World Glaucoma Awareness Week is a global initiative to educate people about the second leading cause of blindness worldwide. This initiative is an opportunity to highlight the importance of glaucoma awareness, early detection and treatment options in the UAE.
Glaucoma is a group of eye diseases that cause progressive damage to the optic nerve at the point where it leaves the eye to carry visual information to the brain.
According to the World Health Organisation, the number of people estimated to be blind as a result of primary glaucoma is 4.5 million, accounting for slightly more than 12 per cent of all global blindness. The primary risk factors that are linked to the individual and the onset of the disease are age and genetic predisposition. The incidence of some types of glaucoma rises with age; its progression is more frequent in people of African origin.
Some forms of glaucoma may occur at birth ("congenital") or during infancy and childhood ("juvenile"); in most cases, glaucoma appears after the fourth decade of life, and its frequency increases with age. There is no clearly established difference in glaucoma incidence between men and women. Other risk factors include genetics and family history, and other conditions including diabetes, which is common in the UAE.
Glaucoma currently affects more than 65 million people worldwide - a number that can be expected to increase as the population ages. Unfortunately, many people with glaucoma are unaware that they have it until there is a large amount of irreversible vision loss.
If left untreated, most types of glaucoma progress (without warning or obvious symptoms) towards damage that may lead to blindness. Once incurred, visual damage is mostly irreversible, and this has led to glaucoma being described as the "silent blinding disease" or the "sneak thief of sight".
It was once believed that the cause of most or all glaucomas was high pressure within the eye (known as intraocular pressure, and sometimes abbreviated as IOP). It is now established however, that even people without an abnormally high IOP may suffer from glaucoma. Intraocular pressure is therefore considered a risk factor, but other factors - such as racial ancestry, family history, high myopia and age - all contribute.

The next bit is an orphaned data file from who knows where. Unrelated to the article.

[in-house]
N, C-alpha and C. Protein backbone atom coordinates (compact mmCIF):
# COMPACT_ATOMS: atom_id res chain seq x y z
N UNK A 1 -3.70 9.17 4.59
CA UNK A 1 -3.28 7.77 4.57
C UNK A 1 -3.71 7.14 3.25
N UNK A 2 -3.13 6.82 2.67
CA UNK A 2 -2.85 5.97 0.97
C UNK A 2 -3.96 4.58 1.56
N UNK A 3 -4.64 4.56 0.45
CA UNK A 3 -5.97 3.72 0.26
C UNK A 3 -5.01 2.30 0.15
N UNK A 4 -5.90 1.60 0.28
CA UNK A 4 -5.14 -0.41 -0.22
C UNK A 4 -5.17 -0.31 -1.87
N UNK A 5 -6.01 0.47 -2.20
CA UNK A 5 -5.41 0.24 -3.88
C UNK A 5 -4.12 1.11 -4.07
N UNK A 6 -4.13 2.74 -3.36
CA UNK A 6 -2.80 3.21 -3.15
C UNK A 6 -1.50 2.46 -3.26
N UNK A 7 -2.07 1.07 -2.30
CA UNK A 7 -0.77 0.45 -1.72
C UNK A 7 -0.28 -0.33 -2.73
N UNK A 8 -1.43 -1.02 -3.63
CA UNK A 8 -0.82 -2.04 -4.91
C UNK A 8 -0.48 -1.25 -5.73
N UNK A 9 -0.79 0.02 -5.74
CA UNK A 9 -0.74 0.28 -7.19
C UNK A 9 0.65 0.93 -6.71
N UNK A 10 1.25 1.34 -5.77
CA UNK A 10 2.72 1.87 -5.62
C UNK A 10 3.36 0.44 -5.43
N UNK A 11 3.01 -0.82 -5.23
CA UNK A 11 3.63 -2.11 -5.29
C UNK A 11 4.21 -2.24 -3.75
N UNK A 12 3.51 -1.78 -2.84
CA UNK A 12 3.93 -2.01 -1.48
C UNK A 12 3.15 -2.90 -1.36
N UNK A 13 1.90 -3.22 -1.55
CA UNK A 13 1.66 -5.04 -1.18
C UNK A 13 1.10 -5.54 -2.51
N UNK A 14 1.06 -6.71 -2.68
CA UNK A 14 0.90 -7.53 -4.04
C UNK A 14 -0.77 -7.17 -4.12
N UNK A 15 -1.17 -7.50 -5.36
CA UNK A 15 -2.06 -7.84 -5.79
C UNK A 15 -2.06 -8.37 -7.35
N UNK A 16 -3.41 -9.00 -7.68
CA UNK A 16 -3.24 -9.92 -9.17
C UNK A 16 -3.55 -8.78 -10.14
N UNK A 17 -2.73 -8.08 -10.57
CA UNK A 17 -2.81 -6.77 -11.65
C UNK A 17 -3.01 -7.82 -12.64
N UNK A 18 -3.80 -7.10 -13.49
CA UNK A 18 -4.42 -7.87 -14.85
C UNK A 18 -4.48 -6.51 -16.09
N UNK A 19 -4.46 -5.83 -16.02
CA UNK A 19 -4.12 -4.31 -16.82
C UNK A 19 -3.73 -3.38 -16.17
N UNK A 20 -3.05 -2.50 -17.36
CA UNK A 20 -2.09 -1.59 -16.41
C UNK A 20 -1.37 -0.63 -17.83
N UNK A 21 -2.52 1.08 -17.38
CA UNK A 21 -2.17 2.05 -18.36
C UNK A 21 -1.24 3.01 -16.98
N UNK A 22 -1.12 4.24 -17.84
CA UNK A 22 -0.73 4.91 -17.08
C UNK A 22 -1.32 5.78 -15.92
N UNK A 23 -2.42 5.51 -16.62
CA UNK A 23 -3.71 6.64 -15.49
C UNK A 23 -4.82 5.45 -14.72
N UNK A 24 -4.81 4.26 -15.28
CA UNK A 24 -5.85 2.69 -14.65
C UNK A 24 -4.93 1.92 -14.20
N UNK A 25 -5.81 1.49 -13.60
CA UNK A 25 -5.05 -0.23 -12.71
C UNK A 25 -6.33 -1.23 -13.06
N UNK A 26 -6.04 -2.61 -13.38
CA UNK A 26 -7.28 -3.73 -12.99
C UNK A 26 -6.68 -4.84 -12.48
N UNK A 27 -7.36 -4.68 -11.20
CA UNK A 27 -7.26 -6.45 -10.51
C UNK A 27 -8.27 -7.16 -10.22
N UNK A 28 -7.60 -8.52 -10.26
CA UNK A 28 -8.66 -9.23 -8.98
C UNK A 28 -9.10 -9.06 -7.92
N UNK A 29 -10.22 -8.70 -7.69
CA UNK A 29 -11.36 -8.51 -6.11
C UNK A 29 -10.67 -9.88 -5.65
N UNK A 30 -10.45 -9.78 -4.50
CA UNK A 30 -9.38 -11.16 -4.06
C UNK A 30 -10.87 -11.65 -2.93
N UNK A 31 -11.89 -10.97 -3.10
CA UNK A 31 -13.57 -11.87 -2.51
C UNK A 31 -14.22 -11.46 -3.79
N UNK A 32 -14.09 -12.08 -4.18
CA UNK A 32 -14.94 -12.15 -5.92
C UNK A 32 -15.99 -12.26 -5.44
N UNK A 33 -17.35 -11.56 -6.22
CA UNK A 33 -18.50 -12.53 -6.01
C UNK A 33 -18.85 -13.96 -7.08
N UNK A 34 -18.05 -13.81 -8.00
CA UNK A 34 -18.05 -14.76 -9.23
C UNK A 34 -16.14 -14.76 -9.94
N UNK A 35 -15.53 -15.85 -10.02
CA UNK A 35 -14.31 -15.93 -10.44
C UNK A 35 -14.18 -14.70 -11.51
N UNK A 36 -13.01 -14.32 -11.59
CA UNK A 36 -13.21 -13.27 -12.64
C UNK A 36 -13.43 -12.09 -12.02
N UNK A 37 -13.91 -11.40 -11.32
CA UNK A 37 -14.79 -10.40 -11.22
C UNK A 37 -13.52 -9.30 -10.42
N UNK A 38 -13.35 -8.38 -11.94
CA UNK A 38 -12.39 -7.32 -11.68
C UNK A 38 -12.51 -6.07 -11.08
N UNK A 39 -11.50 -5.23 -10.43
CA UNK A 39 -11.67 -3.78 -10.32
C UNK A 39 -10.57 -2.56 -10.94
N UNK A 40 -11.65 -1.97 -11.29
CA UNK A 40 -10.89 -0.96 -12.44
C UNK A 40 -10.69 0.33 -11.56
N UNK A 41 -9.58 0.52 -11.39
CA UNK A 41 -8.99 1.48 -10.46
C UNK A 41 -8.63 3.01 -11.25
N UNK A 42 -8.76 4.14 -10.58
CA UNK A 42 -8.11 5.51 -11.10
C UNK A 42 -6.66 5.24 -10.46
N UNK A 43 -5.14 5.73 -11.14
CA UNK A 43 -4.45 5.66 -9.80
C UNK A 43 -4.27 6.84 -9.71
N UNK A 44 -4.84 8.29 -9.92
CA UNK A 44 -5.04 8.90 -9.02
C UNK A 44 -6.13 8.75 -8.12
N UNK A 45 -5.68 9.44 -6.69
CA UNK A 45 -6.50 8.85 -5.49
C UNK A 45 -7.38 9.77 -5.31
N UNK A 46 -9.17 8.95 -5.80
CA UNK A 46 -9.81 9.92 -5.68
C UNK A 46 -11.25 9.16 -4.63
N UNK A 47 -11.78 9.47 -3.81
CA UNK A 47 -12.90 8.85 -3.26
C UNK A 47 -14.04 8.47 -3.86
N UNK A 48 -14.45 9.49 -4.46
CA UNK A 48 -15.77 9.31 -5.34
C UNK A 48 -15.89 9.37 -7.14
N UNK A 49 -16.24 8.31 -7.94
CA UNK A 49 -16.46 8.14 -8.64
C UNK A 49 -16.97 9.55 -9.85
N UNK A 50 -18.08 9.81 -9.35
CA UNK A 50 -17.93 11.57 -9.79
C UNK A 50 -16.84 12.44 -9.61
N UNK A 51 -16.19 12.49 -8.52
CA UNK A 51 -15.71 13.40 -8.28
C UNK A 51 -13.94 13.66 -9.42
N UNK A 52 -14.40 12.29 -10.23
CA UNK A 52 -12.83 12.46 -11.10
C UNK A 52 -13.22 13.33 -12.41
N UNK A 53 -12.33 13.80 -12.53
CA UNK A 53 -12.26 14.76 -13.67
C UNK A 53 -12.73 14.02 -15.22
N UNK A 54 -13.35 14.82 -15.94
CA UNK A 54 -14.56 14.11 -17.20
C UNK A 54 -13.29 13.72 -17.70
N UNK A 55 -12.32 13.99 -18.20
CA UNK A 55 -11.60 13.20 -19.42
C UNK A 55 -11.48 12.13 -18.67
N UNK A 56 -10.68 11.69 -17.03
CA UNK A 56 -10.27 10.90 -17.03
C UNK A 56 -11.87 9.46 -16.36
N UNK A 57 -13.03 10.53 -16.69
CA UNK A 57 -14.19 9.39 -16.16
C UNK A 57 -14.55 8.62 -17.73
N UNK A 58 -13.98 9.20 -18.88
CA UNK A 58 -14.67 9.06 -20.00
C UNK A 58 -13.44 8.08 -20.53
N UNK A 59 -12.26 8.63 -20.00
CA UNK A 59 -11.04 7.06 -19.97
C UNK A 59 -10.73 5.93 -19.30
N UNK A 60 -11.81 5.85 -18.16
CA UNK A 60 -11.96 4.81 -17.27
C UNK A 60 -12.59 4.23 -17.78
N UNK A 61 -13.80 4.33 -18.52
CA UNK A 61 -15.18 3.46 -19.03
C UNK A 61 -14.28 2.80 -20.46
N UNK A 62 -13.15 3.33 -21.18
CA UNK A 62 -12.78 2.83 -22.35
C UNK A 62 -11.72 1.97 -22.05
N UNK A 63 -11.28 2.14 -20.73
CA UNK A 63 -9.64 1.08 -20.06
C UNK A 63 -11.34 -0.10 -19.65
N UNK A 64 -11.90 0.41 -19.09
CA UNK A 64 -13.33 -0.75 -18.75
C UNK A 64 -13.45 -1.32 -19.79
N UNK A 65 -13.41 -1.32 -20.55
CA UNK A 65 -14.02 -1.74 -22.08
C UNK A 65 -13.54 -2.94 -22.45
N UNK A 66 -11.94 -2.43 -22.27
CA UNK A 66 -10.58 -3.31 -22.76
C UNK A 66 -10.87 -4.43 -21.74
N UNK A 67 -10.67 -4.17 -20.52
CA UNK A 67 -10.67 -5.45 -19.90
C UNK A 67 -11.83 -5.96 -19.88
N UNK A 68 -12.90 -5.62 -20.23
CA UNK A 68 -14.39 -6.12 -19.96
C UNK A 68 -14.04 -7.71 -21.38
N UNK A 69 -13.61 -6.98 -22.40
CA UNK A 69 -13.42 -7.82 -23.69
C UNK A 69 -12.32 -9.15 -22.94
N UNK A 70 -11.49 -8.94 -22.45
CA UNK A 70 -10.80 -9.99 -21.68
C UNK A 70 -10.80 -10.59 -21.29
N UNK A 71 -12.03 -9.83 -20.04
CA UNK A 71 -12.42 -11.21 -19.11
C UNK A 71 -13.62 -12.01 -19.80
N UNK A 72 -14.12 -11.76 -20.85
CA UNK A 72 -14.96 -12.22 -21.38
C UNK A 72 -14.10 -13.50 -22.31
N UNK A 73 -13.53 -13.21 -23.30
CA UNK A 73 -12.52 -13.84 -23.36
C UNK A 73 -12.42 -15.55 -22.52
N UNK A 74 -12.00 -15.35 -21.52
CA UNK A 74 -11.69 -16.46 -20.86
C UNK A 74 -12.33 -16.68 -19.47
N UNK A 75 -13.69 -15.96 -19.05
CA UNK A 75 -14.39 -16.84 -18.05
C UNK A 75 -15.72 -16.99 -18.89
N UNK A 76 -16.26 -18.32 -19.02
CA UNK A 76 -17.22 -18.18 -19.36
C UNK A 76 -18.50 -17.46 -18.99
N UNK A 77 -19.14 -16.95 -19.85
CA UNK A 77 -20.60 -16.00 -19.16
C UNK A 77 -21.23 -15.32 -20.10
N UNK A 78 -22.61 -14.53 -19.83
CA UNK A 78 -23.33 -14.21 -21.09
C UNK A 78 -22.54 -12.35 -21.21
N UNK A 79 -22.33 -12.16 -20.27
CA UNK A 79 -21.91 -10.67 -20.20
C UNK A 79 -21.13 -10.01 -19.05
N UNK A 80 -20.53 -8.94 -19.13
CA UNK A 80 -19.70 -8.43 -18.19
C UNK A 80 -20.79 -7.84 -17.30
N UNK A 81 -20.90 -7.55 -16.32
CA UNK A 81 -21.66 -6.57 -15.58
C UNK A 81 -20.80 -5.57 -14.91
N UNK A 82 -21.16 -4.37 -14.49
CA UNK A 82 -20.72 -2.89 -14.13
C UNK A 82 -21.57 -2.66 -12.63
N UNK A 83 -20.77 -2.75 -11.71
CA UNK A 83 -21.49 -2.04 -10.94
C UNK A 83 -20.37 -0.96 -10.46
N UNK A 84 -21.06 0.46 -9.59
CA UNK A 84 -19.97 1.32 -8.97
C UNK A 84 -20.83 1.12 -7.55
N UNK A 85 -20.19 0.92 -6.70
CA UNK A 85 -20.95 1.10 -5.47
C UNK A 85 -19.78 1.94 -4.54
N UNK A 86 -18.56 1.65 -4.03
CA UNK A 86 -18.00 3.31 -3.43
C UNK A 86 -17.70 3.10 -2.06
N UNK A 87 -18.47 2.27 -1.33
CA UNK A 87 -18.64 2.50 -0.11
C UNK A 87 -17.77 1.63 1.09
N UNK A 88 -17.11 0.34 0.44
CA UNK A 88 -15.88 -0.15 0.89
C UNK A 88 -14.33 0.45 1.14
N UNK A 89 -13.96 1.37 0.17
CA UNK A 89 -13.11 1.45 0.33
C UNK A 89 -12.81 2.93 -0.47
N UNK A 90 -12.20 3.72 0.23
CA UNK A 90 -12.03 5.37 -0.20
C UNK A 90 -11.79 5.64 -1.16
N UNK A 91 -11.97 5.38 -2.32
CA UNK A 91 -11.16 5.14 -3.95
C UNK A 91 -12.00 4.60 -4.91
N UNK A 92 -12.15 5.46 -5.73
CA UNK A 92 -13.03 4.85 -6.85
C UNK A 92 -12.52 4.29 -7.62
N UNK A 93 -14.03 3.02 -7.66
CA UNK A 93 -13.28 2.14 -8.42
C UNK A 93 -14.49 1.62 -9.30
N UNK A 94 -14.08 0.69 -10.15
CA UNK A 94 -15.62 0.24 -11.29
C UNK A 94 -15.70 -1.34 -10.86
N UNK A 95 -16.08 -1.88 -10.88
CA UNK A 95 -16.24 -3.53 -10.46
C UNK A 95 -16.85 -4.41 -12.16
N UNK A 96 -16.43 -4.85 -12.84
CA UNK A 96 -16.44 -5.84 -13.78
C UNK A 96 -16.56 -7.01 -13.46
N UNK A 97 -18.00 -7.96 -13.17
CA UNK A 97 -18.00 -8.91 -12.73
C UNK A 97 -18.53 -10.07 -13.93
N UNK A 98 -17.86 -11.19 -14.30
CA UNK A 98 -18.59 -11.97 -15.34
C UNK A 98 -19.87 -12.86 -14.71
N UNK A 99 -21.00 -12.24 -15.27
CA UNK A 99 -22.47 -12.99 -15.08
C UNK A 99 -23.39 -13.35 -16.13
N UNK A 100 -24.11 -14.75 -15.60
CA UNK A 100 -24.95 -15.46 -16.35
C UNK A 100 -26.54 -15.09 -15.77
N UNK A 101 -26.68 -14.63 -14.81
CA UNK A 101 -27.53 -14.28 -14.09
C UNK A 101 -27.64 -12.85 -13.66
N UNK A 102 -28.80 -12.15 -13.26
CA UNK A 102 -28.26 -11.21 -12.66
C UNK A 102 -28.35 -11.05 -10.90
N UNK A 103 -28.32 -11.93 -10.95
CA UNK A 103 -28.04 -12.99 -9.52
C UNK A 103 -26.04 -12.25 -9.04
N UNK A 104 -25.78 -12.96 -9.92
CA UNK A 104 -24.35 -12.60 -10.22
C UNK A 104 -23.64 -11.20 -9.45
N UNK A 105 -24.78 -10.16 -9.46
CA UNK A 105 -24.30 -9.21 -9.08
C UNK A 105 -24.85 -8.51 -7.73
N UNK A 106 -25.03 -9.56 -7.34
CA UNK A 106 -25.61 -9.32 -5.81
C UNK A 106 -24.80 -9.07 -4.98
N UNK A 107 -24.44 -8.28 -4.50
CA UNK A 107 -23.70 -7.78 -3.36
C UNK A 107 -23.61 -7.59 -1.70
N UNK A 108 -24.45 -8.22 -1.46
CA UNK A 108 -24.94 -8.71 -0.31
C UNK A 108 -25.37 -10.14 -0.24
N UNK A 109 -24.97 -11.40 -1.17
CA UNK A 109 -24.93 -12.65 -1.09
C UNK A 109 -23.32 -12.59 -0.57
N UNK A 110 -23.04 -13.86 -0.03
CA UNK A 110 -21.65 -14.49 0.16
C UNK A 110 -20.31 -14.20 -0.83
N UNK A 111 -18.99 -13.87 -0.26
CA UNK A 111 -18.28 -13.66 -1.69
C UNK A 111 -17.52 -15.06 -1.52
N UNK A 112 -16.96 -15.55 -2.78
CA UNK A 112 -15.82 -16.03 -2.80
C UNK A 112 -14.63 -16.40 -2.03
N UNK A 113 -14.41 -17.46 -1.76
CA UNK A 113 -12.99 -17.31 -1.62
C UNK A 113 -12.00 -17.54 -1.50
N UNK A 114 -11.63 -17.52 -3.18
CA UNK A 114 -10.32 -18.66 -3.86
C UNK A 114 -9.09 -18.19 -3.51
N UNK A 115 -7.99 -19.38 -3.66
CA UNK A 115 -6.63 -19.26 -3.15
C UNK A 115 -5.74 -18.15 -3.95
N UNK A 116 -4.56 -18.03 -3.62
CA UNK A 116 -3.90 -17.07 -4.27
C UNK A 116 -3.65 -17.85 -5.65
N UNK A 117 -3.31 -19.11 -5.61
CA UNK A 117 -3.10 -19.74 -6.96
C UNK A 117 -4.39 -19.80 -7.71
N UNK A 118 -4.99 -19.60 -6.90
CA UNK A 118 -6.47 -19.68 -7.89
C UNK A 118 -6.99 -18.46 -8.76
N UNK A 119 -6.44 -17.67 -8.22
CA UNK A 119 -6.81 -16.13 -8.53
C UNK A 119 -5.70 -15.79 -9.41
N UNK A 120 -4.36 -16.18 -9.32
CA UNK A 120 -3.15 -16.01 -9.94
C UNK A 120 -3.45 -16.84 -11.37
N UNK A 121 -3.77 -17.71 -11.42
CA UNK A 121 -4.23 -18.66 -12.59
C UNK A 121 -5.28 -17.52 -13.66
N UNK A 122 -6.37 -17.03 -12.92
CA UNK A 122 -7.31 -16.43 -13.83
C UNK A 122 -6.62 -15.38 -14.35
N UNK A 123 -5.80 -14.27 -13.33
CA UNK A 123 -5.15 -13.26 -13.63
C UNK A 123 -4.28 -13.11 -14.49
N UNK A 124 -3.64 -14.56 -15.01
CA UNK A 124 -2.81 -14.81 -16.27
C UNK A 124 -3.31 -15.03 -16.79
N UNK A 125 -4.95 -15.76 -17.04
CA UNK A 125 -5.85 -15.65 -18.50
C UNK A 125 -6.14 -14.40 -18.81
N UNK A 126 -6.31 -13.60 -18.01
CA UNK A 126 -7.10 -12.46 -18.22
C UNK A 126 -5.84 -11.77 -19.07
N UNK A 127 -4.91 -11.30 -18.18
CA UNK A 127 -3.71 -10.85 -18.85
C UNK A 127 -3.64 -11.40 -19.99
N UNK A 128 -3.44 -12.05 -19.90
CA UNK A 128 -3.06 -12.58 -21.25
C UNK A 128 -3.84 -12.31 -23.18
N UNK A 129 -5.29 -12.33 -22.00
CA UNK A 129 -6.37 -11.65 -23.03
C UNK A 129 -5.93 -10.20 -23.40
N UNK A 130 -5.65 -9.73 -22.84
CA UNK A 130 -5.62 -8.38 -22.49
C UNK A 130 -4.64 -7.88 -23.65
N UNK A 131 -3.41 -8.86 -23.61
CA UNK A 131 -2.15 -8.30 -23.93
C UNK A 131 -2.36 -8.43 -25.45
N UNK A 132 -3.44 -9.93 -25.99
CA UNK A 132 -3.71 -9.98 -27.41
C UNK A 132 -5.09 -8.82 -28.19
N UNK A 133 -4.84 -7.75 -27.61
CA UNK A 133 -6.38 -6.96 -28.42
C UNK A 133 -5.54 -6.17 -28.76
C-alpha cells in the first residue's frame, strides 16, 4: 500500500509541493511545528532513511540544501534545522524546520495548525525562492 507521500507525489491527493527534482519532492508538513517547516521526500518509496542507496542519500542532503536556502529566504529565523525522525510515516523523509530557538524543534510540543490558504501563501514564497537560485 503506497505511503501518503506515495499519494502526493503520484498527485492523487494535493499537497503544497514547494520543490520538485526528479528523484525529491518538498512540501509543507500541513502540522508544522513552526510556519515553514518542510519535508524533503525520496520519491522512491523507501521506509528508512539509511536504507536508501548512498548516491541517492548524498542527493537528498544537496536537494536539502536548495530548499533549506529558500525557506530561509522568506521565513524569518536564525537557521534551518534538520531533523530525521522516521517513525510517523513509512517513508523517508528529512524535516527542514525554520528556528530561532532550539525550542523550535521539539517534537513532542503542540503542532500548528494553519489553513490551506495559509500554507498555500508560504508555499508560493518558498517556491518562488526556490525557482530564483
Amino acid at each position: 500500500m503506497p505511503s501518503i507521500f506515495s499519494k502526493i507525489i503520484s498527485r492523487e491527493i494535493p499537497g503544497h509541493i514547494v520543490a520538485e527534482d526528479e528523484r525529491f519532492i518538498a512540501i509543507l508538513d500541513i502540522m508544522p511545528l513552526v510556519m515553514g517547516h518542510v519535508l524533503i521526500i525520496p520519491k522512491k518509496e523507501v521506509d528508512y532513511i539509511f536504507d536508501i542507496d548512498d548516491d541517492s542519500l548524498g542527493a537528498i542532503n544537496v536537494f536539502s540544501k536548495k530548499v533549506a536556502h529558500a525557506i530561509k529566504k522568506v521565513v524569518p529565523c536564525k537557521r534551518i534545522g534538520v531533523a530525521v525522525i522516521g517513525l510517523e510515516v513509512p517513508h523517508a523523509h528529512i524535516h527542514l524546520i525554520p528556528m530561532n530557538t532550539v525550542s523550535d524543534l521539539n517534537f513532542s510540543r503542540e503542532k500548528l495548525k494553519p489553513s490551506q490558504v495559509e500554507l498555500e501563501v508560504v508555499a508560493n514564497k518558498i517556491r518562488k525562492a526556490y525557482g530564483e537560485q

The most common types of adult-onset glaucoma are Primary Open Angle Glaucoma (POAG) - a form most frequently encountered in patients of Caucasian and African ancestry - and Angle-Closure Glaucoma (ACG), which is more common in patients of Asian ancestry. Angle-Closure Glaucoma is often chronic, like POAG, but can sometimes be acute, in which case it usually presents as a very painful ocular condition leading to rapid vision loss.
There is no cure for glaucoma as yet. However medication or surgery (traditional or laser) can halt or slow down any further vision loss. Therefore early detection is essential to limiting visual impairment and preventing the progression towards severe visual handicap or blindness. An eye-care professional can detect glaucoma in its early stages and advise on the best course of action.
Screening involves a mandatory eye pressure check, evaluation of the optic nerve at the back of the eye by a specialist doctor and visual fields test if any changes are seen from previous exams. All tests are pain-free and accurate in assessing the disease when done in a proper ophthalmic hospital or clinic.
Testing should be done every 12 months as screening for those over 40, and can be accompanied by an optic nerve photo if needed.
This disease, while tragic when it strikes, is manageable with early detection. In a nation with outstanding health services, the only thing standing between the public and clear vision is more awareness of this silent thief.
Mohammed Sohaib Mustafa is a consultant glaucoma surgeon at Moorfields Eye Hospital in Dubai